This page presents the mini-project assignments, as they are assigned.
Mini Project 3: Chord Recognition
Assigned: Wed 2014-04-09
This project is an extension of this week's practical. In the practical, you experimented with a trained chord recognition system, evaluated over a number of Beatles tracks for which we have manual ground-truth data. The mini project assignment is to spend some more time trying to improve the final accuracy number by whatever means you like.
Unlike most of the material in the course so far, this is a task with a clear, quantitative evaluation goal. This makes it much easier to tell how you are getting on - you can quickly check whether a change makes things better or not. However, it can also be a distraction - beware of spending too much time tuning parameters to achieve the single, absolute maximum value. It's often more important to step back and think of entirely different places you can make changes.
Things you can try could include the areas mentioned in the practical: looking at applying a compressive nonlinearity to the features (or other normalization -- maybe reducing the magnitude of the single largest value, since this is often dominated by the melody line, rather than the accompanying chord); experimenting with modifying the transition matrix, or the balance between the transition matrix probabilities and the probabilities evaluated by the Gaussians, since it is this balance between local match and sequential constraints that gives the HMM its power (raising the probabilities to a power before finding the Viterbi path may help).
For a long time, the only good ground-truth chord label collection was for the Beatles (done by Chris Harte at Queen Mary, London). However, there are now some other collections that have been transcribed in the same way. Here's a small set of 20 tracks by Queen, represented in the same way: chords_data_queen.zip (1.2 MB) along with the list file queenfilelist.txt. This set is probably too small to train useful models, but it could be interesting to test models trained on the beatles on this somewhat "different" data.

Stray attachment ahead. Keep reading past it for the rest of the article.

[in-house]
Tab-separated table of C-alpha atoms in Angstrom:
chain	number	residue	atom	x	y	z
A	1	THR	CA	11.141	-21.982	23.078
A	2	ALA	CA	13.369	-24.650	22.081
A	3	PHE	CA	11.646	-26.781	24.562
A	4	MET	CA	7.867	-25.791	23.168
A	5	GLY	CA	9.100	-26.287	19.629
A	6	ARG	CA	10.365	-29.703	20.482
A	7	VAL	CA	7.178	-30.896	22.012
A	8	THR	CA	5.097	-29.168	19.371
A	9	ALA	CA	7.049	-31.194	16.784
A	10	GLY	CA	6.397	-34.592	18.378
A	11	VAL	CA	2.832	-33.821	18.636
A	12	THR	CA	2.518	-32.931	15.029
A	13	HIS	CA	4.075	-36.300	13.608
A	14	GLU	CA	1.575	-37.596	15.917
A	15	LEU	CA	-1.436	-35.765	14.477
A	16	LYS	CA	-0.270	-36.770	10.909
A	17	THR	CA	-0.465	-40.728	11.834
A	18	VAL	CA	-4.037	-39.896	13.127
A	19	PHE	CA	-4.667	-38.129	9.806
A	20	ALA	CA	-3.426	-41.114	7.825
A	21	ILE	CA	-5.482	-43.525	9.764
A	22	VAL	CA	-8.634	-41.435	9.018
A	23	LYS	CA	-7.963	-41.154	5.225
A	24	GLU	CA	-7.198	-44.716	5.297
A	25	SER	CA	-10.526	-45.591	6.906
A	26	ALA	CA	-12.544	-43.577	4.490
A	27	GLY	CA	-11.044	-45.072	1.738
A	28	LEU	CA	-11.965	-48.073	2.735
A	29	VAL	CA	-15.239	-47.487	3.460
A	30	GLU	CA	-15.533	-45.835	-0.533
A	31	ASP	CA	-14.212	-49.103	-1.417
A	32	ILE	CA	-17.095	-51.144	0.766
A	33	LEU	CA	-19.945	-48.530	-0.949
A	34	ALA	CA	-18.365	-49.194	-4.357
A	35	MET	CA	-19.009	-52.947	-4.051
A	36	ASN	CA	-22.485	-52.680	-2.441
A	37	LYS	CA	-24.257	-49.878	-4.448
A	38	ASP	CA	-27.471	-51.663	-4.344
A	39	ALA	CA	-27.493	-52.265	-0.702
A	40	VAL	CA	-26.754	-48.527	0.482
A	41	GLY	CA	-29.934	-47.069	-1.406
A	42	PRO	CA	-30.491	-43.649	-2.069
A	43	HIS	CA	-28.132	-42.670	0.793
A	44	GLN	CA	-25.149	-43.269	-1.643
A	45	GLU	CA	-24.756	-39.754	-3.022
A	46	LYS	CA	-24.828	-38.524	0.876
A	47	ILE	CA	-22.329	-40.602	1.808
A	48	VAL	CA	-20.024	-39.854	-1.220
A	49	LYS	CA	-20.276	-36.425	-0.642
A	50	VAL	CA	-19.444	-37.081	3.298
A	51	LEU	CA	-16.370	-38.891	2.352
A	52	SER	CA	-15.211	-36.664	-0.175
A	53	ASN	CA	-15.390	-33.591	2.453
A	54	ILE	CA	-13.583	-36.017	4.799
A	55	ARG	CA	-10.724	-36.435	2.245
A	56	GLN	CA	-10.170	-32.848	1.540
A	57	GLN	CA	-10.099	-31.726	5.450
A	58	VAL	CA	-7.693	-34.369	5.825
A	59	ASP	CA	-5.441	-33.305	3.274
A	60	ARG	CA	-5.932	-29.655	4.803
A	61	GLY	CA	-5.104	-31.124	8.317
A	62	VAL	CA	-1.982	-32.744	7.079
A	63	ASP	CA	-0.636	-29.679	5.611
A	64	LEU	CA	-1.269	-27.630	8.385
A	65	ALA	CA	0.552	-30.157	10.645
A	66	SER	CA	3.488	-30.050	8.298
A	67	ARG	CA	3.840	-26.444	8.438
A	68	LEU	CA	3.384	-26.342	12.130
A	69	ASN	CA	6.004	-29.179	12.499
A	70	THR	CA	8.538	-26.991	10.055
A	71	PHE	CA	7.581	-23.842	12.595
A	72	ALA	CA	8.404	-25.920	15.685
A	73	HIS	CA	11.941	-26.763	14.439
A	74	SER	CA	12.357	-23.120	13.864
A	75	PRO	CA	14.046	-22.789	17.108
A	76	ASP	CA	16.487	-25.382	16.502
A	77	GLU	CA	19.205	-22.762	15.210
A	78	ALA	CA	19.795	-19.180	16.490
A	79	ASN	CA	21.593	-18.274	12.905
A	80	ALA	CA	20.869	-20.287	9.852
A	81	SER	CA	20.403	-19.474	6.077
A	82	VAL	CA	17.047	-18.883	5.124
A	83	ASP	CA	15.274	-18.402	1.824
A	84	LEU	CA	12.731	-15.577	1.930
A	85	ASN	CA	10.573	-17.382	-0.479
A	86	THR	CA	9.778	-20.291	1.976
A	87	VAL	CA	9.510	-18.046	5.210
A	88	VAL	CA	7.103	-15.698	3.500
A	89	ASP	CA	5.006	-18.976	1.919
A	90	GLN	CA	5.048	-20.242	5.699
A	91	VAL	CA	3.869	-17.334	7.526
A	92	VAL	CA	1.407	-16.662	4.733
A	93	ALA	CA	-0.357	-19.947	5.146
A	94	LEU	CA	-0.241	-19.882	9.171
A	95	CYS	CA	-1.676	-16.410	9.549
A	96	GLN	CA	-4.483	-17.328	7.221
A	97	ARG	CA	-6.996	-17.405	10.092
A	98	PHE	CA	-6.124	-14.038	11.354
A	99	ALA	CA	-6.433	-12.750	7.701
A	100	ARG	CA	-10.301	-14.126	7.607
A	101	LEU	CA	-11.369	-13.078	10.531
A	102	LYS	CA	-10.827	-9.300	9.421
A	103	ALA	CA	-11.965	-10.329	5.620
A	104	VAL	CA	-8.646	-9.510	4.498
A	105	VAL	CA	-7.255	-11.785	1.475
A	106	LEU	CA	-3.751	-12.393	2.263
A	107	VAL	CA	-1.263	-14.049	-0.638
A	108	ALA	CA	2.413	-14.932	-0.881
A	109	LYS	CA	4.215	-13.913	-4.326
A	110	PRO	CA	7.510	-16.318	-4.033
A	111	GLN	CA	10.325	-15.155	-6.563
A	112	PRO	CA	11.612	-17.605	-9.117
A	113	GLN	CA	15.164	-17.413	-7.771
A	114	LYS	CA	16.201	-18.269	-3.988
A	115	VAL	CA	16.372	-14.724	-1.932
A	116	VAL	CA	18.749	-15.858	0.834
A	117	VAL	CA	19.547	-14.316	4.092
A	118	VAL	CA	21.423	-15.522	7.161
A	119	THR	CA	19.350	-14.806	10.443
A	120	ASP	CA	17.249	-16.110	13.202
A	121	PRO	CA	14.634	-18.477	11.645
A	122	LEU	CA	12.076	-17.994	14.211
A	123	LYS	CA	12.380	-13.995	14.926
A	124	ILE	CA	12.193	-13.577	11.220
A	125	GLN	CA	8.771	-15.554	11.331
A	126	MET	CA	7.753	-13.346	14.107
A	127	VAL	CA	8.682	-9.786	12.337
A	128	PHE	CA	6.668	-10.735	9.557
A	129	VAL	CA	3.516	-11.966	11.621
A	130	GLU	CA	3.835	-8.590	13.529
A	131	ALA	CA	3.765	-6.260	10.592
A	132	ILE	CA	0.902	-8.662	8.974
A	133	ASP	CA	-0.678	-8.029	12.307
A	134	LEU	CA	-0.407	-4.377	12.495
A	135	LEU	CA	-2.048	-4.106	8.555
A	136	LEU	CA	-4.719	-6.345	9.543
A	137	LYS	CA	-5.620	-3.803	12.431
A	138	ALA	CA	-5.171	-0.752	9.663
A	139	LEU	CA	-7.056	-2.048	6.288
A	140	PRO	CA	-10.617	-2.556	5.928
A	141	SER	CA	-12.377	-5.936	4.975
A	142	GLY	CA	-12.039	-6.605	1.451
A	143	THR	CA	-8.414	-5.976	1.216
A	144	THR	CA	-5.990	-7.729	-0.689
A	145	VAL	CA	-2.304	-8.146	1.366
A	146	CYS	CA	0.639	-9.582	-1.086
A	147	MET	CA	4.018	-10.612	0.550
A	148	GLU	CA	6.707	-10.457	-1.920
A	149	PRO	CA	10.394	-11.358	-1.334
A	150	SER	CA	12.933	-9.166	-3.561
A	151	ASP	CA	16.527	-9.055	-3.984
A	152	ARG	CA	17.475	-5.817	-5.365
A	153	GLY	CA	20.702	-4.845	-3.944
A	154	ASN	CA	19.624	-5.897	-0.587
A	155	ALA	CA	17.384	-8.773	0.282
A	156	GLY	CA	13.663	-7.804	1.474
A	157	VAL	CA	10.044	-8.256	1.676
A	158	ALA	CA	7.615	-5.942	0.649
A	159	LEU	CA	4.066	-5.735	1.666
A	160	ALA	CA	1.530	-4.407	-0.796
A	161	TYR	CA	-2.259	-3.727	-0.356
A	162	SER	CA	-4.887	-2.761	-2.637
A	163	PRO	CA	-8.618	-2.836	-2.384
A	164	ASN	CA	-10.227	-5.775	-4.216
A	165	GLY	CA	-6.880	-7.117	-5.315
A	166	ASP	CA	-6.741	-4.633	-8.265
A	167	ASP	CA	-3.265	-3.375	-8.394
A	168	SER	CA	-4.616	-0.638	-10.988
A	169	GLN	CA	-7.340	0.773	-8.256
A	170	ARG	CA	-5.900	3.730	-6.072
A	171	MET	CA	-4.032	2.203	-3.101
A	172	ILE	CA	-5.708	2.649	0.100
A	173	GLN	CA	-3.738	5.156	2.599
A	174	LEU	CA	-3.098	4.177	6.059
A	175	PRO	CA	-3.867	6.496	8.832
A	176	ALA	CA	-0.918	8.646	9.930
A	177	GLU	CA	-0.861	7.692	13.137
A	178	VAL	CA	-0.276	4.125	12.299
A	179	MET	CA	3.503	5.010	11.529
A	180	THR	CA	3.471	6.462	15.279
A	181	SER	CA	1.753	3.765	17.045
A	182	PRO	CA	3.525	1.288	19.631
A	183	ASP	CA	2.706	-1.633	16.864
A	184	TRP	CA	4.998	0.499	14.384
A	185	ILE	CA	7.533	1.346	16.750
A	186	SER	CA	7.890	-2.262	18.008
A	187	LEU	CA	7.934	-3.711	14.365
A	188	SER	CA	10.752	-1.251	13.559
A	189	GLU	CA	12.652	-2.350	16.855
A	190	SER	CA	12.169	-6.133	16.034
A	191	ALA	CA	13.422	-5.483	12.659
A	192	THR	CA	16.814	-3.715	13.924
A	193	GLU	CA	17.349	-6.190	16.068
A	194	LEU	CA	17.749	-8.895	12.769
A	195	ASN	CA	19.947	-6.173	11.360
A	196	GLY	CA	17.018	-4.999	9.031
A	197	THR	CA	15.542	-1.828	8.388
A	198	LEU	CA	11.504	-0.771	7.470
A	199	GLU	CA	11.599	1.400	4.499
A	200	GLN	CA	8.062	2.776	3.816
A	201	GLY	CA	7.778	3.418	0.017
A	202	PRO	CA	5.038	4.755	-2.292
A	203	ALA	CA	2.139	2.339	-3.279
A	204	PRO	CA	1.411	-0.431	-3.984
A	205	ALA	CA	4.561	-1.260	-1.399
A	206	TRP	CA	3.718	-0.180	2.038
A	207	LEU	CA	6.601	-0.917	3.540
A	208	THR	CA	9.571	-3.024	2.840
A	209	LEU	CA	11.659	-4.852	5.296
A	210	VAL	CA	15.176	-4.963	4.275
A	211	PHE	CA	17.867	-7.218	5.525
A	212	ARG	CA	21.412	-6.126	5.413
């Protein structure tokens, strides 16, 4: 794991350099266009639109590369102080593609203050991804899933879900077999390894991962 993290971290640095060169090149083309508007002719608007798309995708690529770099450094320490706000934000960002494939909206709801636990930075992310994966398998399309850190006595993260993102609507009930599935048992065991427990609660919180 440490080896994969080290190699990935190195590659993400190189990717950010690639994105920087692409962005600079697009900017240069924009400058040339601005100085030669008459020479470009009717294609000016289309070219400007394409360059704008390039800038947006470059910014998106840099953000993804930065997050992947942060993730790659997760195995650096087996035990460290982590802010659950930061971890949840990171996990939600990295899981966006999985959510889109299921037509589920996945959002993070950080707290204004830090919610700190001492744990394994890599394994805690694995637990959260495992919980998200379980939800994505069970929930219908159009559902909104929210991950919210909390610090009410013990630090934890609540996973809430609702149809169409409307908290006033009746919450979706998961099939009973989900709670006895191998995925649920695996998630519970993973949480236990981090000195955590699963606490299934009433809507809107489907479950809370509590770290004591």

I encourage you to try to analyze the kinds of errors that the current system is making by inspecting the confusion matrix, and perhaps the particularly difficult tracks, and seeing if that will guide the kinds of changes you choose to make.
Here are some related papers:
The project report is due by 5pm on Wednesday, 2014-04-23. Although we are interested to know what accuracies you obtain on the test set, your grade will not be based on this raw measure of achievement. Rather, we will make an assessment of how well you analyzed the situation, how skillfully and originally you approached it, etc.
Mini Project 2: Note Detection
Assigned: Wed 2014-03-12
You can make any enhancements or modifications you like, but here are some possible ideas:
Here is the Stevie Wonder example of vibrato that I played in class: superstition.wav.
The project is due by 5pm on Wednesday 2014-04-02. As before, you should submit a report of 3 pages or so (as a PDF, please) explaining what you did and how it worked. You should also submit your patch or patches.
Mini Project 1: Analog Synthesizer Emulation
Assigned: Wed 2014-02-12
The goal of this miniproject is essentially to complete what we tried to do in the analog synthesizer practical - come up with a good emulation of an analog synth sound using Pd.
You should choose one of the sounds either from the Loomer Aspect demo or the Juno-106 examples page, and work to duplicate that sound with your Pd patch. You might want to look at the spectrogram and/or waveforms of the original sounds to figure out what's going on, and to validate your reproduction. Working with an actual voice from the Aspect synth will allow you to actually see how it's put together within that synthesizer, although there's still some detective work to be done to figure out exactly what it does internally.
The project is due by 5pm on Wednesday 2014-02-26. You should submit a report of 3 pages or so (as a PDF, please) explaining what you did and how it worked. You should also submit your patches.
This work is licensed under a Creative Commons Attribution-NonCommercial 3.0 Unported License.
Dan Ellis <firstname.lastname@example.org>
Last updated: Wed Apr 02 12:57:42 PM EDT 2014